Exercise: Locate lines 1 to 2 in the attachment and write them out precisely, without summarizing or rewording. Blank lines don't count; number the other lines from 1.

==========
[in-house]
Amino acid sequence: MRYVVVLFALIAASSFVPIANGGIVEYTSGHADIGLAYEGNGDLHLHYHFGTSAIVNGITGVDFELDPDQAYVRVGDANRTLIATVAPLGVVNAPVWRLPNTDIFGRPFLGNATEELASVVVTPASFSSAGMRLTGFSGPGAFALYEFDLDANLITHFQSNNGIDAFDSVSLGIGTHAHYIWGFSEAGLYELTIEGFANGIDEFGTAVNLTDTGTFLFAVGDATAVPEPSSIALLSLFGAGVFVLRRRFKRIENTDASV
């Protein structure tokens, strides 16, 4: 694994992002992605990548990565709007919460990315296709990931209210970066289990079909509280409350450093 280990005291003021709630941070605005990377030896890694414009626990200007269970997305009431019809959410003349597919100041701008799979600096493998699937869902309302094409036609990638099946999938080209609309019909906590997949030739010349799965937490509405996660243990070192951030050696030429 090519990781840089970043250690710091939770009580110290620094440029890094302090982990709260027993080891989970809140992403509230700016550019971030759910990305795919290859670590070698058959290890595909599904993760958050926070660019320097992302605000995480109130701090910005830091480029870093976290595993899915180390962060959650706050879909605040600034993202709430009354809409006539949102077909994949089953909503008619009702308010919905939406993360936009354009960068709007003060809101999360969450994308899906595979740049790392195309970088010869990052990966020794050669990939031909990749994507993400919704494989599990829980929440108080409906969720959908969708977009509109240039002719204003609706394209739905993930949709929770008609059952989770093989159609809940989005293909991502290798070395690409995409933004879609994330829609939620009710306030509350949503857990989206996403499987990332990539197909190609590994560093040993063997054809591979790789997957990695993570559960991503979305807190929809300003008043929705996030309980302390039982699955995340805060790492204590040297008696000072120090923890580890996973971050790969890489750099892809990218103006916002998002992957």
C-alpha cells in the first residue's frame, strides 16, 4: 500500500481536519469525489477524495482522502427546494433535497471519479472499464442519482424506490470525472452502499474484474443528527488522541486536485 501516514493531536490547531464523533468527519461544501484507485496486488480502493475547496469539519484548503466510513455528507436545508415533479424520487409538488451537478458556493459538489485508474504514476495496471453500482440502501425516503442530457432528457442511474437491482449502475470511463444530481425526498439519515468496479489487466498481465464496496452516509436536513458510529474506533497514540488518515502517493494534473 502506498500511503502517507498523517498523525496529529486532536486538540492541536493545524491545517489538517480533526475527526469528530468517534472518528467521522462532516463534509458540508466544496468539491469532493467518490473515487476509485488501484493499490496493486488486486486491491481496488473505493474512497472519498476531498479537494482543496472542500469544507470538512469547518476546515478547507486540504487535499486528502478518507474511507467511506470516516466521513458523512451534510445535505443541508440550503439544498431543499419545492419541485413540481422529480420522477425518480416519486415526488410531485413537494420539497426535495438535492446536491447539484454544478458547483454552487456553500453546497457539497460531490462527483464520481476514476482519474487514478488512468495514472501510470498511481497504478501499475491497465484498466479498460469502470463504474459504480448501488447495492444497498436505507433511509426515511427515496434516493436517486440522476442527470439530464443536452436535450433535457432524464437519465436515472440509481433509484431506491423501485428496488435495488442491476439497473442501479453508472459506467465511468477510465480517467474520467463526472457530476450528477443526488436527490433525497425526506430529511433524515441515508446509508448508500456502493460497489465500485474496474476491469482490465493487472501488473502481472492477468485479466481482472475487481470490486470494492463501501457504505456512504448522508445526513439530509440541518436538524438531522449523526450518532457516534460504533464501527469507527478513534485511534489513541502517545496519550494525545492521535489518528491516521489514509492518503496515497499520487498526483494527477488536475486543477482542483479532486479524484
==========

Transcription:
[in-house]
Amino acid sequence: MRYVVVLFALIAASSFVPIANGGIVEYTSGHADIGLAYEGNGDLHLHYHFGTSAIVNGITGVDFELDPDQAYVRVGDANRTLIATVAPLGVVNAPVWRLPNTDIFGRPFLGNATEELASVVVTPASFSSAGMRLTGFSGPGAFALYEFDLDANLITHFQSNNGIDAFDSVSLGIGTHAHYIWGFSEAGLYELTIEGFANGIDEFGTAVNLTDTGTFLFAVGDATAVPEPSSIALLSLFGAGVFVLRRRFKRIENTDASV